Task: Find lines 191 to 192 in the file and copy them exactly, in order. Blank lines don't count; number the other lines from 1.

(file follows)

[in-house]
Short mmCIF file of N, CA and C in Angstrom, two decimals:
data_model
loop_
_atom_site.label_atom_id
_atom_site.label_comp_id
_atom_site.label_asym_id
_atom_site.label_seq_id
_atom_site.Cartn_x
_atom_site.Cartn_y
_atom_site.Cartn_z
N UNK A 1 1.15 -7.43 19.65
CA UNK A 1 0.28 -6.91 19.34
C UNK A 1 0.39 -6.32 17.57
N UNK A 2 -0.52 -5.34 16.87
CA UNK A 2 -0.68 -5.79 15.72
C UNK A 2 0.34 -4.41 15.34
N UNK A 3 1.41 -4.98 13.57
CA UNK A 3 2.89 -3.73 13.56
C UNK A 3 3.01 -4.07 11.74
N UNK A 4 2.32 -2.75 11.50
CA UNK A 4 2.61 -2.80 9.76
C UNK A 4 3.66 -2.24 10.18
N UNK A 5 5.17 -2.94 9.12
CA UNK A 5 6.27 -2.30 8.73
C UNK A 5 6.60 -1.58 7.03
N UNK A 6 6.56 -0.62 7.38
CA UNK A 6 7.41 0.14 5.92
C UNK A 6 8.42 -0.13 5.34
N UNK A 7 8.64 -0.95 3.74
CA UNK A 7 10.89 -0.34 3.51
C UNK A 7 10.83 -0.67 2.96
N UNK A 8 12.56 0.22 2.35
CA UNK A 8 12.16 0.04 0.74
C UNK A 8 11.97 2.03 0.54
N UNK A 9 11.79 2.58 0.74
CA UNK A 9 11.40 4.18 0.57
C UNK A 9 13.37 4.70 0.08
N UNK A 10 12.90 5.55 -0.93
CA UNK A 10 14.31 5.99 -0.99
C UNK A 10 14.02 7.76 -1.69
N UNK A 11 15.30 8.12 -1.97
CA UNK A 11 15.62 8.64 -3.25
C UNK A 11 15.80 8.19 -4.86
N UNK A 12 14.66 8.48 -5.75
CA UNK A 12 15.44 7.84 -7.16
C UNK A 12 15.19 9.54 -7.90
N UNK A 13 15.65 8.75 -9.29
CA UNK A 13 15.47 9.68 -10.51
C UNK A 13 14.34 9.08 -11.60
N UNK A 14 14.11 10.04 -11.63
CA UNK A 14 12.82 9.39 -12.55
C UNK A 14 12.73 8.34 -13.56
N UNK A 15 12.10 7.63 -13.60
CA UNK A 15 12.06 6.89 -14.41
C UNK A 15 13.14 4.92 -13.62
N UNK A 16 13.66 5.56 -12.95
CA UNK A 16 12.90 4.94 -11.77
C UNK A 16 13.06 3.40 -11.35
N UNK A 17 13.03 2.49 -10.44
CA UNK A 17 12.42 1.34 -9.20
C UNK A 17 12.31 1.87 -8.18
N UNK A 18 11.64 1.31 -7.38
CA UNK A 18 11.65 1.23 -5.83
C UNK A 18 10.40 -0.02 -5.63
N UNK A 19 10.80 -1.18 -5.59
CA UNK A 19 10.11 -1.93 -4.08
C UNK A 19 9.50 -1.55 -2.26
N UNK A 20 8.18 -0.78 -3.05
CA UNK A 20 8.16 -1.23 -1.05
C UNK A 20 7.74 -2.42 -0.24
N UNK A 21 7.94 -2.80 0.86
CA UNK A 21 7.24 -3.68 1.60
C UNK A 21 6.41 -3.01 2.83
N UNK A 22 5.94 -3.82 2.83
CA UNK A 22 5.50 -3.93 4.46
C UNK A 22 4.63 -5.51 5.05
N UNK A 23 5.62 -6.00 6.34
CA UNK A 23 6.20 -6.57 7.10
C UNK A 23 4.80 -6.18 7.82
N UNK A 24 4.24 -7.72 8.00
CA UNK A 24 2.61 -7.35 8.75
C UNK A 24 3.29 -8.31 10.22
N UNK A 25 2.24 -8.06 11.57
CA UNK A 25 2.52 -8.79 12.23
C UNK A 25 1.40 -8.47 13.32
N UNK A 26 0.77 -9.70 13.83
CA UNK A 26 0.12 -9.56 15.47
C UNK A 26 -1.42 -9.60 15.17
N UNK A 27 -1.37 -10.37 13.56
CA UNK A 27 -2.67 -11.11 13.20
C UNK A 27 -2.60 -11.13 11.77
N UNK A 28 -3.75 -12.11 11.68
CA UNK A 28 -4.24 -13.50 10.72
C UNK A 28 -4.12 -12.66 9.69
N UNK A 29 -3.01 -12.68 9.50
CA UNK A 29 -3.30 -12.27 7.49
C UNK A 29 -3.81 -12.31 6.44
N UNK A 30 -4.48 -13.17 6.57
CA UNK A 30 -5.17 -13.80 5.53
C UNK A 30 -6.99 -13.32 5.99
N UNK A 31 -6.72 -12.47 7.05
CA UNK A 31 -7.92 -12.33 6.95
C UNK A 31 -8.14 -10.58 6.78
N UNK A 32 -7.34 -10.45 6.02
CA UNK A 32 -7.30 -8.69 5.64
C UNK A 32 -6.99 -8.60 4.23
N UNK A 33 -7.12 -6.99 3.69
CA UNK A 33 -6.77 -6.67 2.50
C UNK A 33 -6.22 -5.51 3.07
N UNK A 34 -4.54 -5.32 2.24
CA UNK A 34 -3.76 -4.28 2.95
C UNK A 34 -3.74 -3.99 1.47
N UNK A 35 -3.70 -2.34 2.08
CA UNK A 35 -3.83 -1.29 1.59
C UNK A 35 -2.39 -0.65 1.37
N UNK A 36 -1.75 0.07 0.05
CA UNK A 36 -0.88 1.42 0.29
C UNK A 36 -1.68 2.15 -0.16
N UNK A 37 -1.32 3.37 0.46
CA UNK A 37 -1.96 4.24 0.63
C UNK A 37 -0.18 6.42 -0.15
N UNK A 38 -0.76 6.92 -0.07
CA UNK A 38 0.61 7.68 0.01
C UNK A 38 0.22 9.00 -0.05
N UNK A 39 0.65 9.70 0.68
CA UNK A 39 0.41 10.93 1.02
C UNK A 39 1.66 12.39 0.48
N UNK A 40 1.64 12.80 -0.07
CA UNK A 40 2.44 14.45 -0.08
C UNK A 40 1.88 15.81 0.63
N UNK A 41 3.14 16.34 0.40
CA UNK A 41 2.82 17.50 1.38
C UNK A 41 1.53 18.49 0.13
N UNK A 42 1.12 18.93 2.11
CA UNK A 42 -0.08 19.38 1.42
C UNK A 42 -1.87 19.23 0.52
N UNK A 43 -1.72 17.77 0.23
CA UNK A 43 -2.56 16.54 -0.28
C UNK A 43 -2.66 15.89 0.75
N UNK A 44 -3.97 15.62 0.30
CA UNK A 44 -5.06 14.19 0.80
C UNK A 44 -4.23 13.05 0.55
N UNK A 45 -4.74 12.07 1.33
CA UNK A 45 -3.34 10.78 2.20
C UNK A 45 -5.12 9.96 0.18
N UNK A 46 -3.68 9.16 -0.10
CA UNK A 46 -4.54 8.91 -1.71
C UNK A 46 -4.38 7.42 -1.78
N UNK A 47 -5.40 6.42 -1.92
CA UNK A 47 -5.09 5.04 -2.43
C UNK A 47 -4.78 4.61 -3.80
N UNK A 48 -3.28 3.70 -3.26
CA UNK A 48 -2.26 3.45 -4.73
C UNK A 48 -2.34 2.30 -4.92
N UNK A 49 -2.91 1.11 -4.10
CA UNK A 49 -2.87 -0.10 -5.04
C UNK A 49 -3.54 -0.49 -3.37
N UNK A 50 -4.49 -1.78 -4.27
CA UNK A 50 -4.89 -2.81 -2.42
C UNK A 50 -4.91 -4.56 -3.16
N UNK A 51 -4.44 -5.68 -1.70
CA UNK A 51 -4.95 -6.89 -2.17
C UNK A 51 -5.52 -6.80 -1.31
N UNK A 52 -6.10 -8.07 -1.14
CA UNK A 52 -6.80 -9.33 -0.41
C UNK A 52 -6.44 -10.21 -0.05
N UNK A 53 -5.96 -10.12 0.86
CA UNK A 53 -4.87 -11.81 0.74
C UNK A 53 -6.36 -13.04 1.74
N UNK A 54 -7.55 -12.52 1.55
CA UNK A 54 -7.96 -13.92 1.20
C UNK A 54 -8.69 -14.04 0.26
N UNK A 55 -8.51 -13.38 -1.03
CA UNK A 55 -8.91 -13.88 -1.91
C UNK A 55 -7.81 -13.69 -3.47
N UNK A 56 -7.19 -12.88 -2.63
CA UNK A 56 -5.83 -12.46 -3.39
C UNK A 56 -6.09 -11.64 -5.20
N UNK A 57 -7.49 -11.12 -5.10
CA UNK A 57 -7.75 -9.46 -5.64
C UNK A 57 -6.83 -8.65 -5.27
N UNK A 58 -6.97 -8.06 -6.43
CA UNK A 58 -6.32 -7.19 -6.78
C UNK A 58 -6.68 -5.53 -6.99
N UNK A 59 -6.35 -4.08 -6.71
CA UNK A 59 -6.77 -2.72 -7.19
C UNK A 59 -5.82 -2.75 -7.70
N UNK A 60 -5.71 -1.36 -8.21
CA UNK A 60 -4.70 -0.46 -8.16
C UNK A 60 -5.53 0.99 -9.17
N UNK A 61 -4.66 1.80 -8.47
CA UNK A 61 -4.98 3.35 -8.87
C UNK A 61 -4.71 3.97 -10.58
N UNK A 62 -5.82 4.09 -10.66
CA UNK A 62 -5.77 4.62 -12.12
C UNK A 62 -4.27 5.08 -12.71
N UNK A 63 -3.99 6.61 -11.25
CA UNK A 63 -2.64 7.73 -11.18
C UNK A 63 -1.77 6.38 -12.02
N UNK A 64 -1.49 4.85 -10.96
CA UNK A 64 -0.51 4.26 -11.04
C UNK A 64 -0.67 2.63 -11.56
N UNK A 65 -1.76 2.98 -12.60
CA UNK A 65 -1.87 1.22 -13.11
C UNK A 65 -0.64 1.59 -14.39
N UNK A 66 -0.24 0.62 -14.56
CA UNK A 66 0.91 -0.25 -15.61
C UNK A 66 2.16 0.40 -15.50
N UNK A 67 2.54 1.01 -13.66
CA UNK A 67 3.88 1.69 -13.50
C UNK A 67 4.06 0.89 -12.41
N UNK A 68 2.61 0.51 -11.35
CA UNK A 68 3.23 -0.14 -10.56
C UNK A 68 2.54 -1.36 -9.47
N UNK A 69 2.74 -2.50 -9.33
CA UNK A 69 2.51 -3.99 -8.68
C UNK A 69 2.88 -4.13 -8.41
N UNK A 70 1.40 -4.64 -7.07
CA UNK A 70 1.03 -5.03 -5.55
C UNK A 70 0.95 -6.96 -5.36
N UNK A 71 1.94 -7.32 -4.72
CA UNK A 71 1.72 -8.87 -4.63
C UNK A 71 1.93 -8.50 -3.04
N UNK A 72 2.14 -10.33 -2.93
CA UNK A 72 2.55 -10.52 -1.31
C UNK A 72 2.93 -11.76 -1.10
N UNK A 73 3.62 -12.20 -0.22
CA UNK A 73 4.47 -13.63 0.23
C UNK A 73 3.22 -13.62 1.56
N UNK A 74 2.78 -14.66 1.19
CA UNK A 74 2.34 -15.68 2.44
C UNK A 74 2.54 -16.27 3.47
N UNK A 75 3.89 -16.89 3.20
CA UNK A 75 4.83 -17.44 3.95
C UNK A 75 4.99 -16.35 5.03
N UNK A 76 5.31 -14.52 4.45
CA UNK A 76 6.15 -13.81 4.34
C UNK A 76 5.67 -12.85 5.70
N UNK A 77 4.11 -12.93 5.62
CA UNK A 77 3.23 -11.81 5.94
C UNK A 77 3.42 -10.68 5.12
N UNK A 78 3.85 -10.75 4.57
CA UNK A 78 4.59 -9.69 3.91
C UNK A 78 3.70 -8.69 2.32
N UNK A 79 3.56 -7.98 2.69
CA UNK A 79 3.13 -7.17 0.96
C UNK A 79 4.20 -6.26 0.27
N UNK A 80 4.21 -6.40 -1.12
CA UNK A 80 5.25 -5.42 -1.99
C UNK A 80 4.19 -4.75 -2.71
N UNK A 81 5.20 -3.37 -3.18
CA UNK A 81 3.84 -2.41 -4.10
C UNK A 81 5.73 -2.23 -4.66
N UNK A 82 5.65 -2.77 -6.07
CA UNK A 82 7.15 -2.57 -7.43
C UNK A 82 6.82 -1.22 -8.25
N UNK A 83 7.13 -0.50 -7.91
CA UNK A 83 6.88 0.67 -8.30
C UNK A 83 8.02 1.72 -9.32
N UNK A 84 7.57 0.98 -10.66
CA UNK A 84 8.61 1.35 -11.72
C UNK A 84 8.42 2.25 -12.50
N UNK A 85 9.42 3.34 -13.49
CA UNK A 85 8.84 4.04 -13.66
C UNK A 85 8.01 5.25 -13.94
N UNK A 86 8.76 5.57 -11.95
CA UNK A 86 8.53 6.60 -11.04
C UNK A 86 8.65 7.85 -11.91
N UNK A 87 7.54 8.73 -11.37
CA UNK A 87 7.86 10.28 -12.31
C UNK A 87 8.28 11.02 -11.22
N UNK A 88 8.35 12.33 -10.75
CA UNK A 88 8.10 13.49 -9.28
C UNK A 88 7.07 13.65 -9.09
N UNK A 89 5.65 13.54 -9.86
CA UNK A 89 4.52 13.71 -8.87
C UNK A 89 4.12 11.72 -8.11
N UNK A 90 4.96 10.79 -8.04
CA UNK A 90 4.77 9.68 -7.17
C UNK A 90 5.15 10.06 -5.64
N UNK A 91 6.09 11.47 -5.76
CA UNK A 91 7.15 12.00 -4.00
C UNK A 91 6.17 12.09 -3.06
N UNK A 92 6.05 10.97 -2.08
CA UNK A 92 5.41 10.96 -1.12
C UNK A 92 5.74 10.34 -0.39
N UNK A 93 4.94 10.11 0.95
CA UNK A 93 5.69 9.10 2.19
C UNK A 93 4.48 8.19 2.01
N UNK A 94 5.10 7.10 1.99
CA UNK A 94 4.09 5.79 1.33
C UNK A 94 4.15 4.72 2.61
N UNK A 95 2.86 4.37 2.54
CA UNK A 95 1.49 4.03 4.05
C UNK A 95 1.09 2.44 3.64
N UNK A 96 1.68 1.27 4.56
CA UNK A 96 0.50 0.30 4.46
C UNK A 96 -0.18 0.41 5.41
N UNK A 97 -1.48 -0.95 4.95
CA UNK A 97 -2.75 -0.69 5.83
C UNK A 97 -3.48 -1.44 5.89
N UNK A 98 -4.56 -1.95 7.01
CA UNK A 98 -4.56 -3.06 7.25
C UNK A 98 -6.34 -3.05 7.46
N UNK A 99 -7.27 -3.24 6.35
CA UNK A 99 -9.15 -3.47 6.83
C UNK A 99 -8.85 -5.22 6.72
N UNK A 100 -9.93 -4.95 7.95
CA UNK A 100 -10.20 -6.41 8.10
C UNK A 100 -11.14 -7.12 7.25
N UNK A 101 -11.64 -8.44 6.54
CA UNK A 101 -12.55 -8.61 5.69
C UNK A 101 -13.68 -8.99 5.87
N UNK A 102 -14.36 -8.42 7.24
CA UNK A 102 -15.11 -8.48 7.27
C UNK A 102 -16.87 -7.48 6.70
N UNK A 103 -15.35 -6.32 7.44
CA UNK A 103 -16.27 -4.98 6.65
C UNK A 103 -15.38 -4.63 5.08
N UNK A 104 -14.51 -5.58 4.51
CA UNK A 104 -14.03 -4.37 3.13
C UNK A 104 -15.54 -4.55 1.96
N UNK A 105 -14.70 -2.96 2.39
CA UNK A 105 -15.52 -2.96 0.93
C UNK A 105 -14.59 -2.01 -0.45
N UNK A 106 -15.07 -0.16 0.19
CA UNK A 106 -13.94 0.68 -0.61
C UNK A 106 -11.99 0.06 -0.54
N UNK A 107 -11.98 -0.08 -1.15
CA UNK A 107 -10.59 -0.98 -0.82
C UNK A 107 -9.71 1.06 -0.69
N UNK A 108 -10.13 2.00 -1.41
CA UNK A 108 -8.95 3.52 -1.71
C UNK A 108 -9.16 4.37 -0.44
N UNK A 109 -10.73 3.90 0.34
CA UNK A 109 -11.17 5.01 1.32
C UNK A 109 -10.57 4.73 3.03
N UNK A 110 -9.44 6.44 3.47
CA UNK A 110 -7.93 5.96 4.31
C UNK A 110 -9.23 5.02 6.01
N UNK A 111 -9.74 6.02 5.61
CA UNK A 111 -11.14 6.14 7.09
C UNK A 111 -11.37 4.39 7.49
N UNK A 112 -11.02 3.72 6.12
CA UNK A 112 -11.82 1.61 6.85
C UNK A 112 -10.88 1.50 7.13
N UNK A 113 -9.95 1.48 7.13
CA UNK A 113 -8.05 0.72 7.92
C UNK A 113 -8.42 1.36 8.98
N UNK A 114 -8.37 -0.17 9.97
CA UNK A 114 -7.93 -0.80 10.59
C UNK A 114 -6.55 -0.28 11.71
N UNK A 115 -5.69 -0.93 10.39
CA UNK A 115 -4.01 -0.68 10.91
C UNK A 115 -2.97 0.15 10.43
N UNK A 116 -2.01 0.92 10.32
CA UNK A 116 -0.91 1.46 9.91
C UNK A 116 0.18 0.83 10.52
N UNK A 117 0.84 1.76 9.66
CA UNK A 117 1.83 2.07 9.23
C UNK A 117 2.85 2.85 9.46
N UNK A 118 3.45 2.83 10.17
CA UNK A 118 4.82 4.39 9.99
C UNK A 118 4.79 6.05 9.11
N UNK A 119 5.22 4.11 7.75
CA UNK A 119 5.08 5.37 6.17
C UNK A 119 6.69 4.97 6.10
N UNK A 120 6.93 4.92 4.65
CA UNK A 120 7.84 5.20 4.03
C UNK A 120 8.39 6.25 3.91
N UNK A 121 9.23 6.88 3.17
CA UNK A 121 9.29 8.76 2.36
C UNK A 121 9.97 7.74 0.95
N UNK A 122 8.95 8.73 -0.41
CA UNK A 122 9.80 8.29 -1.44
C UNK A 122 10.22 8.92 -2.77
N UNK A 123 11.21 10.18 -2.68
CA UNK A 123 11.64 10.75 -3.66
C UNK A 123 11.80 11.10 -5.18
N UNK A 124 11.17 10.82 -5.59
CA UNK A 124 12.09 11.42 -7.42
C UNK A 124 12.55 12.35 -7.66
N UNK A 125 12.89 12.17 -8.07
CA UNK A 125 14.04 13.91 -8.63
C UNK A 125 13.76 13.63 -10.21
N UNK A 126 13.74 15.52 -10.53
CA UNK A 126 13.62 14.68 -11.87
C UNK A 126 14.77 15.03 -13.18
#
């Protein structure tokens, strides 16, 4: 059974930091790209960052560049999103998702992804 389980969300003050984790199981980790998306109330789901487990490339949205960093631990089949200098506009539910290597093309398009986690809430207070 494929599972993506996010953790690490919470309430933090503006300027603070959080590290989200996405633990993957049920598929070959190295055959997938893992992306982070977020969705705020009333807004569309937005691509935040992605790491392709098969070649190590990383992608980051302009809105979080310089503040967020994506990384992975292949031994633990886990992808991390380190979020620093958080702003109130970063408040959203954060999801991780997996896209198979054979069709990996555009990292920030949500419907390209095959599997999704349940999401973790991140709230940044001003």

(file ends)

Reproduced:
C UNK A 60 -5.53 0.99 -9.17
N UNK A 61 -4.66 1.80 -8.47